24 Hour Emergency Response 604-644-9229 (BC) 780-995-9229 (AB) 416-628-3393 (ON)
The holiday season is a wonderful time of the year, characterized by joyful music, colourful holiday lights, sounds of laughter, and feelings of good will. As the holiday season approaches, many employers are busy planning company parties to celebrate the achievements of the year and reward employees for their continued hard work. With the anticipated year-end merrymaking, though, it’s important that party planners don’t forget to consider the safety and legal risks that such gatherings can create, especially if alcohol will be served.
While anyone can fall victim to crimes at any time, holiday parties often cause people to let their guard down, reduce their level of caution, and become easy targets for various unfavourable incidents that range from drinking-related injuries and accidents to harassment complaints. Considering that there’s no guarantee your guests will be at their best behaviour, no matter how mature or responsible they are, it’s important that you engage in careful holiday party planning to minimize the potential risks and avoid as many security threats as possible.
Although injuries and accidents that involve intoxicated people are quite common in society, employers who serve alcohol at company-sponsored events could be held accountable for any damage caused by an intoxicated employee. If an employee gets injured at the company event or its aftermath, then the company’s employee benefit programs such as workers’ compensation and medical insurance may be impacted.
Employers also risk being held legally liable for violating anti-harassment laws in the event that a coworker, supervisor, or manager engages in inappropriate, unlawful conduct towards another company employee at the holiday party. Inappropriate conduct at work includes unwanted sexual advances, vulgar language, and unwelcome touching, as well as any acts that are prohibited in your company policy. In addition, if there are minors attending the party, it’s important that they don’t consume any alcohol as the event host may be arrested for violating the law, and held accountable for any injuries or incidents related to the intoxicated minor.
Make sure you have the right insurance cover just in case. You should determine whether your liquor liability is included in your commercial general liability (CGL) policy. Additionally, seek coverage options like Employment Practices Liability Insurance (EPLI) to protect against claims of sexual harassment, disrimination, emotional distress, and so on.
With consideration of both internal and external risks to the safety and security of your guests, here are a few tips to assist you in planning a safe holiday party:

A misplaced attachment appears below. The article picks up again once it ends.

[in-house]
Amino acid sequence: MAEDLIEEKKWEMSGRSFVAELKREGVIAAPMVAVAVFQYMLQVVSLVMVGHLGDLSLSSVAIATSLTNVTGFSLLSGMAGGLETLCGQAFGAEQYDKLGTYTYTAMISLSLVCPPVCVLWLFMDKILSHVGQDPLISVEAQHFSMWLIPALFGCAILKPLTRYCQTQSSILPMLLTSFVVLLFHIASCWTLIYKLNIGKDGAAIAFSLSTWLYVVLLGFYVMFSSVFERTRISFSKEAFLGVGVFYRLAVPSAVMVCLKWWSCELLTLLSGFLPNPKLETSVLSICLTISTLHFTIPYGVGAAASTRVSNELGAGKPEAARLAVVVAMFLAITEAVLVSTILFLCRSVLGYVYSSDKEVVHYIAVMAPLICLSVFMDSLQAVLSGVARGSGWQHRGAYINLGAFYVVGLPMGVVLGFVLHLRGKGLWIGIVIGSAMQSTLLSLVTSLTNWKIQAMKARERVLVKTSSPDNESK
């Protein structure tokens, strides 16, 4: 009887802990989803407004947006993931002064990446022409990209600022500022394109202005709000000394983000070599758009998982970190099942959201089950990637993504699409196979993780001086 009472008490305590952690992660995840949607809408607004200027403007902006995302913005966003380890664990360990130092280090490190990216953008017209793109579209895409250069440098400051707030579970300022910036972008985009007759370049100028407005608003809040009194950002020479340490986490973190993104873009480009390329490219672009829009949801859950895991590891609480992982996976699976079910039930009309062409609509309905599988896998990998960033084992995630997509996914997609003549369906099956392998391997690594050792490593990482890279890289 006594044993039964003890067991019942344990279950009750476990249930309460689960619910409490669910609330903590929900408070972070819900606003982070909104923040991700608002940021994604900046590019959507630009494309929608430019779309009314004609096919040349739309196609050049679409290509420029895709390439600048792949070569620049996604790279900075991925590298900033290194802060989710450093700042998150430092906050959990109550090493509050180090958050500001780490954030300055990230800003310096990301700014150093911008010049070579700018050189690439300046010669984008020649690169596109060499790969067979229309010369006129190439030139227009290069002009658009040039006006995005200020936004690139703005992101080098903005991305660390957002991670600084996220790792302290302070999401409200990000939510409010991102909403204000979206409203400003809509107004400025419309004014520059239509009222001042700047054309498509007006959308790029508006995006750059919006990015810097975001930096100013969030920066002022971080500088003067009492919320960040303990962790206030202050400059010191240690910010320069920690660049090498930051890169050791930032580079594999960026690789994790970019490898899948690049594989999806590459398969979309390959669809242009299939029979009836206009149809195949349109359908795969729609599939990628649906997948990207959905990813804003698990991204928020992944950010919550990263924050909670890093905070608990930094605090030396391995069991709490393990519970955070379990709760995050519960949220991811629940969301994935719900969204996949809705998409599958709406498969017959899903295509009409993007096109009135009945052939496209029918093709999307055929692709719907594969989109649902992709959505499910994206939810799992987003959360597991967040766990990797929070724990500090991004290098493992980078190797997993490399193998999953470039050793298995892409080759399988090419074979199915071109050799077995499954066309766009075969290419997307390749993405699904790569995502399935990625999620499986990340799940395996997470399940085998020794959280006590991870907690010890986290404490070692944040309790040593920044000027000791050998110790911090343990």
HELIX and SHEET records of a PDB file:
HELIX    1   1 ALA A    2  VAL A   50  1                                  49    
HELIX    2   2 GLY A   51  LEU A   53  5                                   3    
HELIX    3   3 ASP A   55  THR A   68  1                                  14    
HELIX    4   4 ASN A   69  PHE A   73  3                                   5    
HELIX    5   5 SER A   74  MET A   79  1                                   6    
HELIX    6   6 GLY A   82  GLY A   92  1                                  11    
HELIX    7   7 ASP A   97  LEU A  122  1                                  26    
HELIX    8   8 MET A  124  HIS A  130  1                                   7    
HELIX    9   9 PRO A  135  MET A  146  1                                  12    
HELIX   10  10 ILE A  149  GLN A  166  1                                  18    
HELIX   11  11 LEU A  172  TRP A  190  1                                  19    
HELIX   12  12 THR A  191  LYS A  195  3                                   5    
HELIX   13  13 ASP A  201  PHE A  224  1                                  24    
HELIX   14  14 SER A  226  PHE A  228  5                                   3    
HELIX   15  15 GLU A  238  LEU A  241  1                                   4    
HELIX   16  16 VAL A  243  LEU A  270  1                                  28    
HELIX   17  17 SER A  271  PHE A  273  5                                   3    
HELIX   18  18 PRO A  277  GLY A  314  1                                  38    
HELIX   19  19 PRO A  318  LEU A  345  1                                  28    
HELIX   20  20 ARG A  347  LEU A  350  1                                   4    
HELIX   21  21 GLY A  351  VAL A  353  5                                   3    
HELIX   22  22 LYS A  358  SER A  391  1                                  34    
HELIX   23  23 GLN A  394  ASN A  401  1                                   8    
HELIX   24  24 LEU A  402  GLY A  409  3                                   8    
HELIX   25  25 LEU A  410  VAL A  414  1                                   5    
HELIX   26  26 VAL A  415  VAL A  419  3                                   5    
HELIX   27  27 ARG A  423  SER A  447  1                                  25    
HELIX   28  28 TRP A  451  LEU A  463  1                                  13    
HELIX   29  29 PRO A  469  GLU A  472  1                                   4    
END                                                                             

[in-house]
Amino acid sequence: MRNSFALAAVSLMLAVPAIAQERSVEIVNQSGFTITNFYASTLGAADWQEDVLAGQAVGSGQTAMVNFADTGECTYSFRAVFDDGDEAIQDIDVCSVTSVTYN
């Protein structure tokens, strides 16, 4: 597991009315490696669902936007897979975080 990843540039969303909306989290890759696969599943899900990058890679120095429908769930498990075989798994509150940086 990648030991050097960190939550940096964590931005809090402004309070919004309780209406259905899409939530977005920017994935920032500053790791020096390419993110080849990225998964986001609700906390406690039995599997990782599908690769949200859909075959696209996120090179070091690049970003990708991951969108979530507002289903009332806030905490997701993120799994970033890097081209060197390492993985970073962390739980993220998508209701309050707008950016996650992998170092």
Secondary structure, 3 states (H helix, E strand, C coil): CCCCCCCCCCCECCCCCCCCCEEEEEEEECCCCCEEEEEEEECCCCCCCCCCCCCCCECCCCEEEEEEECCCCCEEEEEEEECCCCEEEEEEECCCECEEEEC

Depending on the location of the venue, make sure to inform your neighbours and other relevant parties of your plans to hold a holiday party. Invite them to the party and apologize in advance for the inconvenience. If your neighbours are unable to attend, keep the music at a reasonable level and end the party at an appropriate time. Informing your neighbours will also allow them to adjust their security measures for the increased traffic and higher noise levels.
Before your guests arrive, ensure that the venue is as safe as possible. This includes:
Consider hiring professional security guards to ensure the success of your event by providing safety for your guests. Trained and well-equipped security personnel can assist with crowd control for large holiday parties to enhance the safety of your guests, in addition to providing venue security to prevent intrusions by uninvited guests or even car theft. Informing the security company in time will allow them to prepare adequately through threat identification and analysis, premises inspection, scenario mapping, and early security equipment setup.
The presence of skilled security personnel will help to deter many potential crimes or harmful incidents, while creating a sense of security so your guests can enjoy themselves fully. Trained security guards can also observe the behaviour of guests at the party and act promptly if inappropriate or potentially unsafe conduct occurs.
As a responsible host, part of your work involves getting them home safely once the party is over. There are different ways to tackle this issue:
Hosting a party is more commonly referred to as throwing a party, which indicates the many uncertainties that any planner will encounter when staging an event that is fun, enjoyable, and safe for everyone. These tips will help you and your guests enjoy a fun and safe holiday party at the end of the year. For more information on how to secure your company holiday party and venue, please contact Optimum Security.